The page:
The Hatcher Graduate Library played host Monday night to the Washtenaw Area Transportation Study’s transit forum with city planners, local residents and representatives gathering to hear status updates on the current projects.

Guests were greeted with food, drinks and 18 different representatives from The Connector high-capacity transit project, Ann Arbor Area Transportation Authority and Clean Energy Coalition all gathered together for the first forum of its kind to inform the public on the county’s current transit projects and answer questions.

WATS Director Ryan Buck said it’s hard for area residents to attend each individual meeting for various initiatives and the forum was a good opportunity to inform the public. Buck said the projects have various timelines and roadblocks to overcome but that funding is an issue across most initiatives.

“Funding is the most critical issue facing transportation planners and transportation infrastructure right now,” Buck said. “It’s critically and chronically underfunded.”

Project leaders shared optimism for their plans, the most notable being the commuter and high-speed rail projects as well as The Ride’s urban core focus.

Alex Bourgeau, an intermodal transportation coordinator at the Southeast Michigan Council of Governments, said the forum was a great opportunity to disentangle the rail projects going on in southeast Michigan. There are currently three major projects: the high-speed rail program, the MITrain Southeast Michigan Commuter Rail Service, and the Washtenaw and Livingston Line, commonly referred to as WALLY.

The MITrain cars and track, which includes the WALLY line, are complete and should start running special trains next year between Ann Arbor and Detroit for major events, such as Detroit Tiger’s games or the Ann Arbor Art Fair, Bourgeau said. The line is roughly two to three years away from regular service, he said.

Meanwhile, Bourgeau said the high-speed rail line should reach speeds of 110 miles per hour between Detroit and Chicago along some portions of the track and should be finalized by 2017. He said in addition to being faster, the line should help clear up congestion in high-traffic areas such as outside Chicago where freight, commercial and other rail all converge.

“Really, the two services in this corridor could complement each other,” Bourgeau said.

Ann Arbor resident Keith LaSalle was excited about the prospect of the new rail services. However, he stressed having a concrete plan before he could fully support the projects.

“I love the concept — if done properly and if the planners are fiscally responsible in making it happen,” LaSalle said.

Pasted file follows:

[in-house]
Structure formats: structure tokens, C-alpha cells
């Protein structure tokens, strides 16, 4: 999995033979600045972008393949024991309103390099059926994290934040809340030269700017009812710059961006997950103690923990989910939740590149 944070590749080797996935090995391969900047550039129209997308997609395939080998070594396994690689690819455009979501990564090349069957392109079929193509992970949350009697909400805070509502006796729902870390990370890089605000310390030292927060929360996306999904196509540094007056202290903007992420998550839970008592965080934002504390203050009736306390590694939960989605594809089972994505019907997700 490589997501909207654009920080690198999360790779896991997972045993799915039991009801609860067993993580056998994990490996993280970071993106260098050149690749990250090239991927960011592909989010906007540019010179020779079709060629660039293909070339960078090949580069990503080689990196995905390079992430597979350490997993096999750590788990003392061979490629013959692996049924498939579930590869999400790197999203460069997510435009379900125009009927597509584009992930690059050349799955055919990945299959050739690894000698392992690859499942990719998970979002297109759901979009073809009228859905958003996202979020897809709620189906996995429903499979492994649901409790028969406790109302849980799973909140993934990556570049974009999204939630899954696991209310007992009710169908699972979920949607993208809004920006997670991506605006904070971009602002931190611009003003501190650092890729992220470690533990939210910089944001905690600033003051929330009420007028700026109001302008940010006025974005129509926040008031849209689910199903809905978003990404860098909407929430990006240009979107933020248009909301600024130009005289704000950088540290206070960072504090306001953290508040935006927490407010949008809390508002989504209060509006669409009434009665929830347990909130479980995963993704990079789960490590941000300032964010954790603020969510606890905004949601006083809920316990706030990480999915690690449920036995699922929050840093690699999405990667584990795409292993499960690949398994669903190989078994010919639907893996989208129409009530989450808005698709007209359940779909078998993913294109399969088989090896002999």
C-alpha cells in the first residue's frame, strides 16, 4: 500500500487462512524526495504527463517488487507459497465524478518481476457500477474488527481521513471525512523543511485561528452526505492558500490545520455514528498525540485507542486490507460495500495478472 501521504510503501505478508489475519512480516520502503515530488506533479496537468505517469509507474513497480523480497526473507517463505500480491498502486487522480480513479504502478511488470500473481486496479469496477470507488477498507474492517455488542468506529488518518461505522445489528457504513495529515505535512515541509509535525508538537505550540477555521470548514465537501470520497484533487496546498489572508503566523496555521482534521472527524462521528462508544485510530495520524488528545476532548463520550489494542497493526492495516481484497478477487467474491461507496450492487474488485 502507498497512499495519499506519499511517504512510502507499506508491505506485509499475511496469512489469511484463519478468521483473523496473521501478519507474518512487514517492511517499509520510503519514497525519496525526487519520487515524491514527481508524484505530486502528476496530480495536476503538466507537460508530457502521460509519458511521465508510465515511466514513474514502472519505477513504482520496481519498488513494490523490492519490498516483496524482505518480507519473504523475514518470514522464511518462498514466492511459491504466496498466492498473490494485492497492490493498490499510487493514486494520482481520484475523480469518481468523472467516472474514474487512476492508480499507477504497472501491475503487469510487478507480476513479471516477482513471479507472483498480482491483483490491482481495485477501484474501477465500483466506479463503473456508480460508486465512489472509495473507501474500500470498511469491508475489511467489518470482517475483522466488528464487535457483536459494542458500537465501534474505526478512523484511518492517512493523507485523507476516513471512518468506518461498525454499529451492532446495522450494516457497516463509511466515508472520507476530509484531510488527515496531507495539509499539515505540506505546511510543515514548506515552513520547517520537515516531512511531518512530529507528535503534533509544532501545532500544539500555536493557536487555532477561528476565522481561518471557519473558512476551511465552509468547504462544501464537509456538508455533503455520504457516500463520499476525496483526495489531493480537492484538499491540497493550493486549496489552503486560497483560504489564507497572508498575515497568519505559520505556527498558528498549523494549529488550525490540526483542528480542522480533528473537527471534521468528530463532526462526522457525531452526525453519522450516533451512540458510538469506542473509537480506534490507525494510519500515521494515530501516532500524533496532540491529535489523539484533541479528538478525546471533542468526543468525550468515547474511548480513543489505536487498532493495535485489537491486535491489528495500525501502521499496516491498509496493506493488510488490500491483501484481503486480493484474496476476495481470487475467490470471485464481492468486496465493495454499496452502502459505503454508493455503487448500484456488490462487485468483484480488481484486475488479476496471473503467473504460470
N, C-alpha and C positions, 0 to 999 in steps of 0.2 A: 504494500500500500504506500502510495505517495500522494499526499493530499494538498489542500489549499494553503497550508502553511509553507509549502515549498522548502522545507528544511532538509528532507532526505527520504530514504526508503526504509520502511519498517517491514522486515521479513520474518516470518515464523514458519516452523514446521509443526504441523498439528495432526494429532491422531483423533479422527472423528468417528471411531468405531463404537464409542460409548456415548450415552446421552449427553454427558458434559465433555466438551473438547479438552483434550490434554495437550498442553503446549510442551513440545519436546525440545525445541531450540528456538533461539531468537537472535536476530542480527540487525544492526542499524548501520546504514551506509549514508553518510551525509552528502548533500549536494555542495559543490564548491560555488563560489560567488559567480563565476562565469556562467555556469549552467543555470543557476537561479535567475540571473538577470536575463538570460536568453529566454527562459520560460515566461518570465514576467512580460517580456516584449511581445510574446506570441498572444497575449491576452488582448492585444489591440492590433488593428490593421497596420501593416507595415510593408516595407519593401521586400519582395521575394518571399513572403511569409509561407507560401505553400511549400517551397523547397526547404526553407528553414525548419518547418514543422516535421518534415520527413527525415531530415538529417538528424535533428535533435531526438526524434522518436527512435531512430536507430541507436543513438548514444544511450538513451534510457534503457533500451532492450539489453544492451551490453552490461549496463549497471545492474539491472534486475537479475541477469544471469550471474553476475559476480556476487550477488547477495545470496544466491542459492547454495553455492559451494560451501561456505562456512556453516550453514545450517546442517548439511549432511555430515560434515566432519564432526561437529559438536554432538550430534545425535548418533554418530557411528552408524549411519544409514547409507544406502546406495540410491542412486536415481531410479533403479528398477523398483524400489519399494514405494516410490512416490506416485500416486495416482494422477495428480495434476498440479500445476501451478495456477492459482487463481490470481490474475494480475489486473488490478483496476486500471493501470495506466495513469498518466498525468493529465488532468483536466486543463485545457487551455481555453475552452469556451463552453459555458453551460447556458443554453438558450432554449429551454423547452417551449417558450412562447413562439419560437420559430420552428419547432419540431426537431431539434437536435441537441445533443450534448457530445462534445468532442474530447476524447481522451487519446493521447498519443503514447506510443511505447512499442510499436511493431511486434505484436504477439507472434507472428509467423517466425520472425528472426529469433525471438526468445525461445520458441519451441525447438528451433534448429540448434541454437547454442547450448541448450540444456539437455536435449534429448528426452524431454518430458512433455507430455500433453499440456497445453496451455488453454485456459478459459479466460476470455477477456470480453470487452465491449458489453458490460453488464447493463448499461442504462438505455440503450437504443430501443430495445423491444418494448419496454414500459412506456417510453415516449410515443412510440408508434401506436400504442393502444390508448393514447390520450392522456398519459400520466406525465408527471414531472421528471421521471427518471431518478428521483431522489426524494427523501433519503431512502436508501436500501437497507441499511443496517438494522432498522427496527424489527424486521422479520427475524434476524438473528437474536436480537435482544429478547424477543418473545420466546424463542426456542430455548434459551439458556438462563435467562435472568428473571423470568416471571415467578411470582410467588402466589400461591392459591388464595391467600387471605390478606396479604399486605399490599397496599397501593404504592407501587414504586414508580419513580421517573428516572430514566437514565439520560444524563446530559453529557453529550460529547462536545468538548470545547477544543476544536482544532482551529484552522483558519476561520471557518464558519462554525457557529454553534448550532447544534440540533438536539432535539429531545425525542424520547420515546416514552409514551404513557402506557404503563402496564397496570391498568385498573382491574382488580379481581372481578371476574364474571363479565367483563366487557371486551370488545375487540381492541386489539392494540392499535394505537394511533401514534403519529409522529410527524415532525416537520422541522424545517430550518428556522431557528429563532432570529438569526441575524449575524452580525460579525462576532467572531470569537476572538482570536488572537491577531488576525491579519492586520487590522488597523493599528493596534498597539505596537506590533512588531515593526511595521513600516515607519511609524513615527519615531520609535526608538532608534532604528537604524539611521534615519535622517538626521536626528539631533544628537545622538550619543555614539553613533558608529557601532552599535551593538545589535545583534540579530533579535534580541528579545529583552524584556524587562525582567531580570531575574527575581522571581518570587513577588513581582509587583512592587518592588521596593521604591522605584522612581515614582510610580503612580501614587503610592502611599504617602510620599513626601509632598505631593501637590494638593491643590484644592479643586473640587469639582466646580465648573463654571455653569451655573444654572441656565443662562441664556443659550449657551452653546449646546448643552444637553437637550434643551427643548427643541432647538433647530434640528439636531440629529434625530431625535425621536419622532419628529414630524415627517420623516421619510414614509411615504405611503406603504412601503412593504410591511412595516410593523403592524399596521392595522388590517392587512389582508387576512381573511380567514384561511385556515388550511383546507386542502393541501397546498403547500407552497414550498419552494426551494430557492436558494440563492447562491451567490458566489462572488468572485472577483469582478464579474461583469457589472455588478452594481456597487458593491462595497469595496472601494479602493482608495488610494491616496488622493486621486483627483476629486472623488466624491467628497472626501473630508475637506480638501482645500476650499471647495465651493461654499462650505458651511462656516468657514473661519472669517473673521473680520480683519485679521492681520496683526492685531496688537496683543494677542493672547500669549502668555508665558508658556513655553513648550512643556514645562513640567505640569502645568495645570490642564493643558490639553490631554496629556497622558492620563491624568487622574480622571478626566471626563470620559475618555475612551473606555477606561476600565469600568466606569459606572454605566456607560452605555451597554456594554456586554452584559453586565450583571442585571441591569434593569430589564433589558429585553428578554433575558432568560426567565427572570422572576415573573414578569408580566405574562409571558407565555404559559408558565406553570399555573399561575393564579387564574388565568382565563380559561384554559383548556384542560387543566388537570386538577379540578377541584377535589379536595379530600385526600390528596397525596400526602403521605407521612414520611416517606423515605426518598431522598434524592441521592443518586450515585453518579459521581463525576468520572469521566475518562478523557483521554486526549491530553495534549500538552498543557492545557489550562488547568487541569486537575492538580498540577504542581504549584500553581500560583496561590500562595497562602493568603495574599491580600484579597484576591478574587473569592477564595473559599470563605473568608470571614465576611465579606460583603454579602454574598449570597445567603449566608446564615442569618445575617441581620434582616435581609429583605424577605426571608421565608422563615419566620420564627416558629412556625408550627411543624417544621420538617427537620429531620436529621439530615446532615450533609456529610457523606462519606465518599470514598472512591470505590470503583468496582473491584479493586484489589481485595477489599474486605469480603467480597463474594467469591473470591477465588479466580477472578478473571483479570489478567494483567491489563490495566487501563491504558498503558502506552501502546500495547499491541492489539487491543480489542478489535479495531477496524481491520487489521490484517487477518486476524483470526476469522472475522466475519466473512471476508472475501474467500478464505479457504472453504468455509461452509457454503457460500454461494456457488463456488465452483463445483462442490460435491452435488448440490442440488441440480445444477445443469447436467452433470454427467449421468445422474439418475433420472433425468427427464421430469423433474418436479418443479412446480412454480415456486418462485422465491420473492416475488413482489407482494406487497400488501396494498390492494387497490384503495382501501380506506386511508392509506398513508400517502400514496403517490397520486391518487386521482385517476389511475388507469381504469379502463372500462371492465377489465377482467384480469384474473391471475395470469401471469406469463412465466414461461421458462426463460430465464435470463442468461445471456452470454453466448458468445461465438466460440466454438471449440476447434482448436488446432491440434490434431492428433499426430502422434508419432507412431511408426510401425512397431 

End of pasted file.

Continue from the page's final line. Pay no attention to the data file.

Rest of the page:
Expanding bus services

The expansion of AAATA bus services, also known as TheRide, was another point of interest for many at the forum, with Michael Benham, TheRide’s special assistant for strategic planning, sharing a plan that would expand service by 44 percent. Benham said the much needed improvements will add routes and increase service and frequency.

“We’ve got people walking down Washtenaw Avenue after 11 (p.m.) because they can’t catch a bus,” Benham said. “We’ve got people in (Ypsilanti) who can’t get to the grocery store on a Sunday or Saturday, so the needs there are critical.”

At the time, Benham said the changes would go much smoother if the Ann Arbor City Council approved adding Ypsilanti Township into the AAATA, which represents multiple municipalities. Tuesday evening, the council did approve the township’s membership. Now, a millage is needed to approve the plan.

State Rep. Gretchen Driskell (D–Saline), who attended the forum, said she is concerned about the additional funding need for the project, but supports an increased emphasis on public transportation.

“The state has historically been more oriented towards road construction versus alternative modes of transportation, transit, non-motorized, like biking,” Driskell said. “There is definitely movement recognizing the importance of transit.”

Other booths at the forum, such as the Clean Energy Coalition’s Bike Share program and the Program to Educate All Cyclists, focused on promoting bike riding in Ann Arbor, and booths from the Ann Arbor Project Management Services Unit and Washtenaw County Road Commission shared results from recent projects.

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